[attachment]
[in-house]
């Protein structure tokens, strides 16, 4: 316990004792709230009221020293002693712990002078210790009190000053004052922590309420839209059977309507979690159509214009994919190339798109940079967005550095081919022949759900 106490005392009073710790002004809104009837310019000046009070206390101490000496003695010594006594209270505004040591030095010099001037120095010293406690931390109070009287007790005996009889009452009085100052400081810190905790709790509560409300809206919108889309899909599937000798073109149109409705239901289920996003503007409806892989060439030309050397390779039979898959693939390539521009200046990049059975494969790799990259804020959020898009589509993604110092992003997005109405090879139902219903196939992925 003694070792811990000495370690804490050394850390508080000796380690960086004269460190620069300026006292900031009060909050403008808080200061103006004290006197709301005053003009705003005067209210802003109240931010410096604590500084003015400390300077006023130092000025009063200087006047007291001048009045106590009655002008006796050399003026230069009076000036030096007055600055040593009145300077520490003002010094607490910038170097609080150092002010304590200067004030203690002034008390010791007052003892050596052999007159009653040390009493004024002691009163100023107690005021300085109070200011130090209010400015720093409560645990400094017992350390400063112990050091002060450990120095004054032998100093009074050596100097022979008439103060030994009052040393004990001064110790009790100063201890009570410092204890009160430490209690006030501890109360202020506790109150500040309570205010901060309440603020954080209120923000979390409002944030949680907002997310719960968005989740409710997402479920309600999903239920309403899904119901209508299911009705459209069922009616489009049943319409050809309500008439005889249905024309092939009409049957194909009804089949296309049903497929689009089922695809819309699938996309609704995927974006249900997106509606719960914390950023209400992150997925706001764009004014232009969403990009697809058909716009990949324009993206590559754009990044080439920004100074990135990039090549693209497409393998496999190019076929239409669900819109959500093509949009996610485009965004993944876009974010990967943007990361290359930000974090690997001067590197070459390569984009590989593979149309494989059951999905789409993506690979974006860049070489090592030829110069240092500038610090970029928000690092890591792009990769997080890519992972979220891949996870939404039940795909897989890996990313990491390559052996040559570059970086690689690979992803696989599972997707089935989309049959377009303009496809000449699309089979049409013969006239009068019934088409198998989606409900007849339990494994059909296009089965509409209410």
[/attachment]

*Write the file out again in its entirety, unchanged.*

[in-house]
């Protein structure tokens, strides 16, 4: 316990004792709230009221020293002693712990002078210790009190000053004052922590309420839209059977309507979690159509214009994919190339798109940079967005550095081919022949759900 106490005392009073710790002004809104009837310019000046009070206390101490000496003695010594006594209270505004040591030095010099001037120095010293406690931390109070009287007790005996009889009452009085100052400081810190905790709790509560409300809206919108889309899909599937000798073109149109409705239901289920996003503007409806892989060439030309050397390779039979898959693939390539521009200046990049059975494969790799990259804020959020898009589509993604110092992003997005109405090879139902219903196939992925 003694070792811990000495370690804490050394850390508080000796380690960086004269460190620069300026006292900031009060909050403008808080200061103006004290006197709301005053003009705003005067209210802003109240931010410096604590500084003015400390300077006023130092000025009063200087006047007291001048009045106590009655002008006796050399003026230069009076000036030096007055600055040593009145300077520490003002010094607490910038170097609080150092002010304590200067004030203690002034008390010791007052003892050596052999007159009653040390009493004024002691009163100023107690005021300085109070200011130090209010400015720093409560645990400094017992350390400063112990050091002060450990120095004054032998100093009074050596100097022979008439103060030994009052040393004990001064110790009790100063201890009570410092204890009160430490209690006030501890109360202020506790109150500040309570205010901060309440603020954080209120923000979390409002944030949680907002997310719960968005989740409710997402479920309600999903239920309403899904119901209508299911009705459209069922009616489009049943319409050809309500008439005889249905024309092939009409049957194909009804089949296309049903497929689009089922695809819309699938996309609704995927974006249900997106509606719960914390950023209400992150997925706001764009004014232009969403990009697809058909716009990949324009993206590559754009990044080439920004100074990135990039090549693209497409393998496999190019076929239409669900819109959500093509949009996610485009965004993944876009974010990967943007990361290359930000974090690997001067590197070459390569984009590989593979149309494989059951999905789409993506690979974006860049070489090592030829110069240092500038610090970029928000690092890591792009990769997080890519992972979220891949996870939404039940795909897989890996990313990491390559052996040559570059970086690689690979992803696989599972997707089935989309049959377009303009496809000449699309089979049409013969006239009068019934088409198998989606409900007849339990494994059909296009089965509409209410």